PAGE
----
Yes, I know there are lots of good scopes out there and that I'm often described as hard to please, but that's a fair description of a man looking for equipment that meets his highest expectations.
The model on test is the Endurance SF 5-15 x 50 IR, which is a very versatile specification that should allow me to adjust it for any hunting scenario I might encounter.
The SF designation tells us that it features side-focus parallax adjustment, which leaves the ocular bell (the front of the scope's body) clean and tidy.
Often, side focus can add a lot of weight to a scope with the extra mechanism and lenses needed compared to an objective-mounted one, but this weighs just 626 grammes, which I consider modest for such a technically advanced model.
Windage and elevation adjustment drums are low, hunting types, rather than the more fashionable, tall 'sniper' turrets, which I don't like.
Once I have my zero perfected, I lock everything down and leave well alone. I make my corrections for range and the wind by eye, rather than 'dialling' for them.
The thing that I hoped would lif t this scope above the merely excellent was the LF dot illuminated reticle. This is a bold design that's easy to find in almost any light conditions.
Many of today's reticles are ideal for target shooting, such as hunter field target competitions, but are much too fine to be useful in the hunting field.
Many's the time that I've lost reticles that are as fine as a spider's web, against bare branches of a winter tree, or in the shadow of the summer woodland canopy.
The intense frustration of having my quarry in range, just in front of me and not being able to shoot has been burned painfully into my memory all too many times.
Hawke's LR Dot reticle has thick, bold arms at 3, 6 and 9 o'clock with finer elements coming together in the centre where a small dot creates the final aim point. It's only the dot that illuminates, which is just how I like it.
It creates a sharp, clear aiming point without overwhelming your low light vision and is just perfect. My most recent hunting trip emphasised to me in the boldest way how my scope choices pay off when it really counts.
On my number one permission they have two problems with the grey squirrel. Number one - they're trying to regenerate old woodland and the squirrels damage so many trees that their work at times feels futile.
Secondly, they have a pheasant shoot and the squirrels damage the grain feeders so badly that they believe almost 50% of the food they supply to the game birds never sees their beaks.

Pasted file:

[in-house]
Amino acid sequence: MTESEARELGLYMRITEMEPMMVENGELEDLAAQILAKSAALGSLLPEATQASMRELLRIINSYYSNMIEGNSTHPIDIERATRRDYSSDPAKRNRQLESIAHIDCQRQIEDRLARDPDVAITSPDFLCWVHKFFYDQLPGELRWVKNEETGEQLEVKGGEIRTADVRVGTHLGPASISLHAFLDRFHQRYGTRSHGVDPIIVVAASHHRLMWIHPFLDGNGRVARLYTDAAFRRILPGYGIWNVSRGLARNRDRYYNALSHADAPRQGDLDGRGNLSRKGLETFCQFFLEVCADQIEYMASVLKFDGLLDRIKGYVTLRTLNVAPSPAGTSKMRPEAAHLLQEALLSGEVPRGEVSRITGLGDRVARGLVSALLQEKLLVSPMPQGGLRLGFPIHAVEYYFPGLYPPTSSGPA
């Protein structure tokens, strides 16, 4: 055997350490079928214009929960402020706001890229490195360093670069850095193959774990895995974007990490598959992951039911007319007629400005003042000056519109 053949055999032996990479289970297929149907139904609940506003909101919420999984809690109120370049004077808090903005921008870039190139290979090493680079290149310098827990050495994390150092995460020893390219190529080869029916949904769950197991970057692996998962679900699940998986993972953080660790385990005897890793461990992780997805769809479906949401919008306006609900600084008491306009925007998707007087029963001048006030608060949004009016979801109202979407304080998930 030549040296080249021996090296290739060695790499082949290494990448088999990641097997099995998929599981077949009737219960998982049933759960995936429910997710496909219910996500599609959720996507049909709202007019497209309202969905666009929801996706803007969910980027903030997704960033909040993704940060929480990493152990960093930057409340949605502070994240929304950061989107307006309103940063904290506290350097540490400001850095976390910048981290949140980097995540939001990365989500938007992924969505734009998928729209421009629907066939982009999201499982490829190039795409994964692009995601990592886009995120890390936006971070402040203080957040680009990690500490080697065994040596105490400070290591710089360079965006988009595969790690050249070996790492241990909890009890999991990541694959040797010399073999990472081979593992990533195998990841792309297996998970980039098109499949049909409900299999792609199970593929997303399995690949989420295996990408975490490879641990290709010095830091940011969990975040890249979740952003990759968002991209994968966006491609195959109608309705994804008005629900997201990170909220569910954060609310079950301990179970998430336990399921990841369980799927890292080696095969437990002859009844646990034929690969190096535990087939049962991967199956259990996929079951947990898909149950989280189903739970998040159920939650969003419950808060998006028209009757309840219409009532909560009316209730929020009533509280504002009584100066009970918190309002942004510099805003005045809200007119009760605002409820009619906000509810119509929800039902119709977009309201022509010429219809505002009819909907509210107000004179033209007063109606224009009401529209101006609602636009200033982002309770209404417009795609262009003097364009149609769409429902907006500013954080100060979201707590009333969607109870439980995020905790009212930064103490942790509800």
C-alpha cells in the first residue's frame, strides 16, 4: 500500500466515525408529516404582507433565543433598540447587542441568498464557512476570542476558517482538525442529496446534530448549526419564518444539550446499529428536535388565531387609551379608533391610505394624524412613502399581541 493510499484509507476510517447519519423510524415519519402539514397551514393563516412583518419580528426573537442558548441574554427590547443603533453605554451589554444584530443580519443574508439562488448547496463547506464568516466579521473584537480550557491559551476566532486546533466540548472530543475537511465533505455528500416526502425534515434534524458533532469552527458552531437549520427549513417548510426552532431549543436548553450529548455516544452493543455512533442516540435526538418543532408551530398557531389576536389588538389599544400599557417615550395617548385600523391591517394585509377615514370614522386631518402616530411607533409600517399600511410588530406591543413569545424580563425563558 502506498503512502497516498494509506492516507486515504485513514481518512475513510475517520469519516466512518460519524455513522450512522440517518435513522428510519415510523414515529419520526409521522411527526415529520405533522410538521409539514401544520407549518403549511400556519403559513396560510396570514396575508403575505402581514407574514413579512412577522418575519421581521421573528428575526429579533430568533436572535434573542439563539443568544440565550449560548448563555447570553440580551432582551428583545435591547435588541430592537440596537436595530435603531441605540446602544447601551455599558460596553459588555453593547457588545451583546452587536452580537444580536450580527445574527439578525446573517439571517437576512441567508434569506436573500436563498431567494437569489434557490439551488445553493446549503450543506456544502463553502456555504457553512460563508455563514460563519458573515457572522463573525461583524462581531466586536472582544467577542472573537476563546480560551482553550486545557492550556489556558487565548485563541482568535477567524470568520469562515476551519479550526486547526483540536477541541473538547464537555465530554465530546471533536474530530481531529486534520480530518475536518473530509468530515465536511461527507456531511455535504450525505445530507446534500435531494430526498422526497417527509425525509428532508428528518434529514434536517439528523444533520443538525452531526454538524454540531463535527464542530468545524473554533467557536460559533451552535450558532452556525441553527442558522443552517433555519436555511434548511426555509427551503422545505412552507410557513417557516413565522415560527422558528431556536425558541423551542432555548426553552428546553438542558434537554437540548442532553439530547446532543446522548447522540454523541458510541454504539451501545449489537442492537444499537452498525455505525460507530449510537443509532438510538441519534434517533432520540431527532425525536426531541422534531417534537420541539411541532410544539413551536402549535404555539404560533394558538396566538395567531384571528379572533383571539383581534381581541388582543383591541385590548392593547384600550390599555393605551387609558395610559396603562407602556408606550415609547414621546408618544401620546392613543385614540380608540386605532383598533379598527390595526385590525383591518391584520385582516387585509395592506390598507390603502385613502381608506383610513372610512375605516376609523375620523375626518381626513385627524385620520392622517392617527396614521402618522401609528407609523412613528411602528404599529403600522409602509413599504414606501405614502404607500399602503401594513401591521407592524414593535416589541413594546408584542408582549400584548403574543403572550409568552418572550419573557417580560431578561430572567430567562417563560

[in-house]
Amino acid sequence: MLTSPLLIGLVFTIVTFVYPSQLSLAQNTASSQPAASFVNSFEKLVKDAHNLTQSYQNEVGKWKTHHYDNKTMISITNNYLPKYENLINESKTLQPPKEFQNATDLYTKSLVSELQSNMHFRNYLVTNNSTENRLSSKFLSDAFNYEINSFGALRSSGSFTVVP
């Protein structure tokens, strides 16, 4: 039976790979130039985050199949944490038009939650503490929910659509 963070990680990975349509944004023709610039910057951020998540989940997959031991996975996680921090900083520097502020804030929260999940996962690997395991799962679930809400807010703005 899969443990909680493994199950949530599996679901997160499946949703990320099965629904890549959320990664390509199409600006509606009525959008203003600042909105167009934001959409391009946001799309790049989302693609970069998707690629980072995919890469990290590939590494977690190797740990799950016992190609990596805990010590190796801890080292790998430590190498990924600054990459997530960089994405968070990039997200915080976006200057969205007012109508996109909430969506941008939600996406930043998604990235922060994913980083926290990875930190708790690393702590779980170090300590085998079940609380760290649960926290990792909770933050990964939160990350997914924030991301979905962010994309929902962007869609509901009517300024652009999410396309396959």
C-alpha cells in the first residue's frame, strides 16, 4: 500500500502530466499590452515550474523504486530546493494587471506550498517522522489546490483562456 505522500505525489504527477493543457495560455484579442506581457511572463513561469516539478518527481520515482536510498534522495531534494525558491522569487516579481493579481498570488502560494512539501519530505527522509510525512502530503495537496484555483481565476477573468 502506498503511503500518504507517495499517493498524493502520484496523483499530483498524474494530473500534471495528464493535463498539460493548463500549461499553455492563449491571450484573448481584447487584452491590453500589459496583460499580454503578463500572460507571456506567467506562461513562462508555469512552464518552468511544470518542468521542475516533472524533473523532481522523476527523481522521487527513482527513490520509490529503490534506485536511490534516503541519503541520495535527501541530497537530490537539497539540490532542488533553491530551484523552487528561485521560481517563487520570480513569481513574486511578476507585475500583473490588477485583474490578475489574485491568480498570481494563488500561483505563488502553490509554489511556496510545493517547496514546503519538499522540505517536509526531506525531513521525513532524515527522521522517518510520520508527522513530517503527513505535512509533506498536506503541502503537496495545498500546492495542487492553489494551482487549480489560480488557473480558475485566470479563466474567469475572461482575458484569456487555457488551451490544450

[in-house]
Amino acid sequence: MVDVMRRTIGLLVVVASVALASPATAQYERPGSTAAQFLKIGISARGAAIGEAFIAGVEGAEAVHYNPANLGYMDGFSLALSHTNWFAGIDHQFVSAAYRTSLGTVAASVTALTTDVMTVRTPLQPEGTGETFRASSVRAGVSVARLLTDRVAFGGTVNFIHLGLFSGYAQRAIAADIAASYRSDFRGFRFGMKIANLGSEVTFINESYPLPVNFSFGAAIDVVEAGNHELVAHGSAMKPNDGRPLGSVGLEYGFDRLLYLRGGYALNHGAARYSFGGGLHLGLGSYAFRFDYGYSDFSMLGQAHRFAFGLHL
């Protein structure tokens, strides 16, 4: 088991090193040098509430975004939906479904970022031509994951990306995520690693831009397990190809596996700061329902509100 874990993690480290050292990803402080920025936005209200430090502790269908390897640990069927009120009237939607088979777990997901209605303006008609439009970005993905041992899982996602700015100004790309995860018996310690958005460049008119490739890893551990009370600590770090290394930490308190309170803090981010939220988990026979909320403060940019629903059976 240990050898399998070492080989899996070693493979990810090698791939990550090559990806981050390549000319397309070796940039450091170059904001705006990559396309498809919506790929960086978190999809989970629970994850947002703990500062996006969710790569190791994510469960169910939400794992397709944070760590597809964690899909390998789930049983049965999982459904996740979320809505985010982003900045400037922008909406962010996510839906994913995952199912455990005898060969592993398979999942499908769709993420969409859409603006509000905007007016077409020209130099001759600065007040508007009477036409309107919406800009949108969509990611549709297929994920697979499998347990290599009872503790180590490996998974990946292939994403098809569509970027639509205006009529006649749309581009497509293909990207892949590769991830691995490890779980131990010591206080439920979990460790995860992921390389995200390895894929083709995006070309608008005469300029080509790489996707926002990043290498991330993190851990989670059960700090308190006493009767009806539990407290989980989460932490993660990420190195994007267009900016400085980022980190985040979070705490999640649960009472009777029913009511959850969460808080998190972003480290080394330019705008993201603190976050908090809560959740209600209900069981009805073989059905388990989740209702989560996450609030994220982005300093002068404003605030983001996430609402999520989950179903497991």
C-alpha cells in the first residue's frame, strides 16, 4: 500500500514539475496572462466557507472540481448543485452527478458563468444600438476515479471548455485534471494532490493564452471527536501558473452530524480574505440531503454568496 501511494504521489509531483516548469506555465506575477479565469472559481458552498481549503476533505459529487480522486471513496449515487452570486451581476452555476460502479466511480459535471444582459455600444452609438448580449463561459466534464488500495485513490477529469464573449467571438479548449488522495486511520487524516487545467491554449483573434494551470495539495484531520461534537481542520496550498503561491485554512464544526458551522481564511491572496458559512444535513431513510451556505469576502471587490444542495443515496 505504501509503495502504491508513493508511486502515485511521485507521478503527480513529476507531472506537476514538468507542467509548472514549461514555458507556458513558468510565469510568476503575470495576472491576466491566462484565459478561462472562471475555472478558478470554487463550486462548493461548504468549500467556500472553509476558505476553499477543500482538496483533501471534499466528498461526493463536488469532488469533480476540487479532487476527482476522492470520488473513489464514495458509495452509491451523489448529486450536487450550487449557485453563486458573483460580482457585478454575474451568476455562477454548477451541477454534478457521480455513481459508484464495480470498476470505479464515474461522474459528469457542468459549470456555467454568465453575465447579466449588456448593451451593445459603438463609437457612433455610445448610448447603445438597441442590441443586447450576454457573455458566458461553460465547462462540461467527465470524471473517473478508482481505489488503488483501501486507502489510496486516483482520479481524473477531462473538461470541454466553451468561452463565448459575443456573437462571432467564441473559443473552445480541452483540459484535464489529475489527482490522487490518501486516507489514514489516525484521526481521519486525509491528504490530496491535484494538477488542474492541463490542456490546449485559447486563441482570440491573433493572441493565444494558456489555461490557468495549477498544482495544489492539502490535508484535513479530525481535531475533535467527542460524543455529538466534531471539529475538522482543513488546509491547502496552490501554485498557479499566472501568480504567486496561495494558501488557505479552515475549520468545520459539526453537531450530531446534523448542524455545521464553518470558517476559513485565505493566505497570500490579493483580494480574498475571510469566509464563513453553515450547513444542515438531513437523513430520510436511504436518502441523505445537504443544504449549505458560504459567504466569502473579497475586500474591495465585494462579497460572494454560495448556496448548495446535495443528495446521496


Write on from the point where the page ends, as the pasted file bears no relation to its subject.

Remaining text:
Estate enemy number one is the bushy-tailed rat, and their pest controller - me - had start earning his keep. No pressure then...
Pressure or not, the bare limbs of the winter trees excite my blood and I simply could not wait to get into the woods. Fully kitted out, camouflaged to the max' and armed with my number one rifle and scope combination, I was champing at the bit.
As luck would have it, my first day afield greeted me with some clear skies mixed with dark sullen clouds now and then. As I searched the upper limbs of the trees with my binoculars, I soon began to see fluffy tails and think about 'shooting solutions'.
Height, range and wind all need to be factored into any shot, and when those decisions have been made I need a clear, sharp image of my quarry and a reticle that allows me to apply the adjustments I've calculated. The LR Dot has a clear centre aim point, backed up with two hash marks on the vertical element to help with corrections for distance.
The Endurance SF delivered time and again in tricky, mixed lighting conditions. When looking at oblique angles to the sun I noted no flare on the objective lens and was able to see my quarry clearly every time.
I was simply able to view the squirrel, make my calculation, and press the trigger - oh, and watch the squirrel fall from the branch.
Earlier, I alluded to weight being an issue. Over four hours, I shot lots of squirrels, all taken from height as they scurried from branch to branch. As they hesitated, the chance of a shot was offered and when I did my bit, they began their journey to earth.
Despite the impressive spec' the Endurance SF is compact and light.
After using binoculars and the rifle for hours on end, every gramme counted. My arms, neck and shoulders were screaming for a rest, but when the squirrels are on the move we need to do what's right - right?
The Huntsman Regal XL with its Endurance SF delivered all the performance I needed to bag some 15 squirrels, two pigeons and a jackdaw. The shoot's vermin walk around day, that had 12 men with 12 bore shotguns, delivered two squirrels and a pigeon and looked pretty silly by comparison.
This scope is staying on my number one hunting gun for the foreseeable future because it delivers everything I want and need. I understand that this scope isn't in fashion, but I don't care, because it delivers what we hunters need in the real world.
The quality, design, optical clarity and reticle type, mark this superb scope out as a benchmark in the world of high-quality hunting scopes of the modern era. It's a truly superb optic and is a worthy partner to the best airguns on the market today.